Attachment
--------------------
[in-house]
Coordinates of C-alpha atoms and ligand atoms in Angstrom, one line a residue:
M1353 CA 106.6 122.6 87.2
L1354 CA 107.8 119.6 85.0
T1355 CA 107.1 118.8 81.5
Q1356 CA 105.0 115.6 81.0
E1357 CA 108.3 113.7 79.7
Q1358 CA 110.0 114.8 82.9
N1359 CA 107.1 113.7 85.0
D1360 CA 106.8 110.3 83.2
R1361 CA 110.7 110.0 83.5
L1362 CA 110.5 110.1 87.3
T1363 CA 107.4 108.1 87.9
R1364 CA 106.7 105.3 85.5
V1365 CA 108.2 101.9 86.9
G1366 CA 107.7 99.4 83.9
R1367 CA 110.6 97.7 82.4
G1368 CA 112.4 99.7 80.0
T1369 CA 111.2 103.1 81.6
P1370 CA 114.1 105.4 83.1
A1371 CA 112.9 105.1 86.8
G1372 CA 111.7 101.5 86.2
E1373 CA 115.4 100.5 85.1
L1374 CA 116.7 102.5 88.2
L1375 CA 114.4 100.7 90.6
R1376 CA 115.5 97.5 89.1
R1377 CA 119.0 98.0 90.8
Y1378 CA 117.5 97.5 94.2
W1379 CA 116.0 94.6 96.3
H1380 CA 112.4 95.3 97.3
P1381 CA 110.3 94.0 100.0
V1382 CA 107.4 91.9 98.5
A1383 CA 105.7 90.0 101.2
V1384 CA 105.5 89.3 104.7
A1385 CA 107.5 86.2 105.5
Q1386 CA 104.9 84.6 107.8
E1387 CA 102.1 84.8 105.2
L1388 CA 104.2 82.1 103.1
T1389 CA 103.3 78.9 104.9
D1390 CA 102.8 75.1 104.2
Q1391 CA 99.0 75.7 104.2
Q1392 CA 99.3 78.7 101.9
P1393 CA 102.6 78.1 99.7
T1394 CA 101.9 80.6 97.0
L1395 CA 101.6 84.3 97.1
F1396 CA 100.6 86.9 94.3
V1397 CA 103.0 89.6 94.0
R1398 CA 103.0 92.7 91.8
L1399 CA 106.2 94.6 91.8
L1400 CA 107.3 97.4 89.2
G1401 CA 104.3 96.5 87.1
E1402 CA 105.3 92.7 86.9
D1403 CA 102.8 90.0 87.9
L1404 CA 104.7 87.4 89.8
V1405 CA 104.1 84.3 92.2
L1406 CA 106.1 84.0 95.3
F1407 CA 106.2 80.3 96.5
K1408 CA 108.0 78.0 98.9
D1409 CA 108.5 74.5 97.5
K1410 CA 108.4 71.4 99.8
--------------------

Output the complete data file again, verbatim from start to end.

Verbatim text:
[in-house]
Coordinates of C-alpha atoms and ligand atoms in Angstrom, one line a residue:
M1353 CA 106.6 122.6 87.2
L1354 CA 107.8 119.6 85.0
T1355 CA 107.1 118.8 81.5
Q1356 CA 105.0 115.6 81.0
E1357 CA 108.3 113.7 79.7
Q1358 CA 110.0 114.8 82.9
N1359 CA 107.1 113.7 85.0
D1360 CA 106.8 110.3 83.2
R1361 CA 110.7 110.0 83.5
L1362 CA 110.5 110.1 87.3
T1363 CA 107.4 108.1 87.9
R1364 CA 106.7 105.3 85.5
V1365 CA 108.2 101.9 86.9
G1366 CA 107.7 99.4 83.9
R1367 CA 110.6 97.7 82.4
G1368 CA 112.4 99.7 80.0
T1369 CA 111.2 103.1 81.6
P1370 CA 114.1 105.4 83.1
A1371 CA 112.9 105.1 86.8
G1372 CA 111.7 101.5 86.2
E1373 CA 115.4 100.5 85.1
L1374 CA 116.7 102.5 88.2
L1375 CA 114.4 100.7 90.6
R1376 CA 115.5 97.5 89.1
R1377 CA 119.0 98.0 90.8
Y1378 CA 117.5 97.5 94.2
W1379 CA 116.0 94.6 96.3
H1380 CA 112.4 95.3 97.3
P1381 CA 110.3 94.0 100.0
V1382 CA 107.4 91.9 98.5
A1383 CA 105.7 90.0 101.2
V1384 CA 105.5 89.3 104.7
A1385 CA 107.5 86.2 105.5
Q1386 CA 104.9 84.6 107.8
E1387 CA 102.1 84.8 105.2
L1388 CA 104.2 82.1 103.1
T1389 CA 103.3 78.9 104.9
D1390 CA 102.8 75.1 104.2
Q1391 CA 99.0 75.7 104.2
Q1392 CA 99.3 78.7 101.9
P1393 CA 102.6 78.1 99.7
T1394 CA 101.9 80.6 97.0
L1395 CA 101.6 84.3 97.1
F1396 CA 100.6 86.9 94.3
V1397 CA 103.0 89.6 94.0
R1398 CA 103.0 92.7 91.8
L1399 CA 106.2 94.6 91.8
L1400 CA 107.3 97.4 89.2
G1401 CA 104.3 96.5 87.1
E1402 CA 105.3 92.7 86.9
D1403 CA 102.8 90.0 87.9
L1404 CA 104.7 87.4 89.8
V1405 CA 104.1 84.3 92.2
L1406 CA 106.1 84.0 95.3
F1407 CA 106.2 80.3 96.5
K1408 CA 108.0 78.0 98.9
D1409 CA 108.5 74.5 97.5
K1410 CA 108.4 71.4 99.8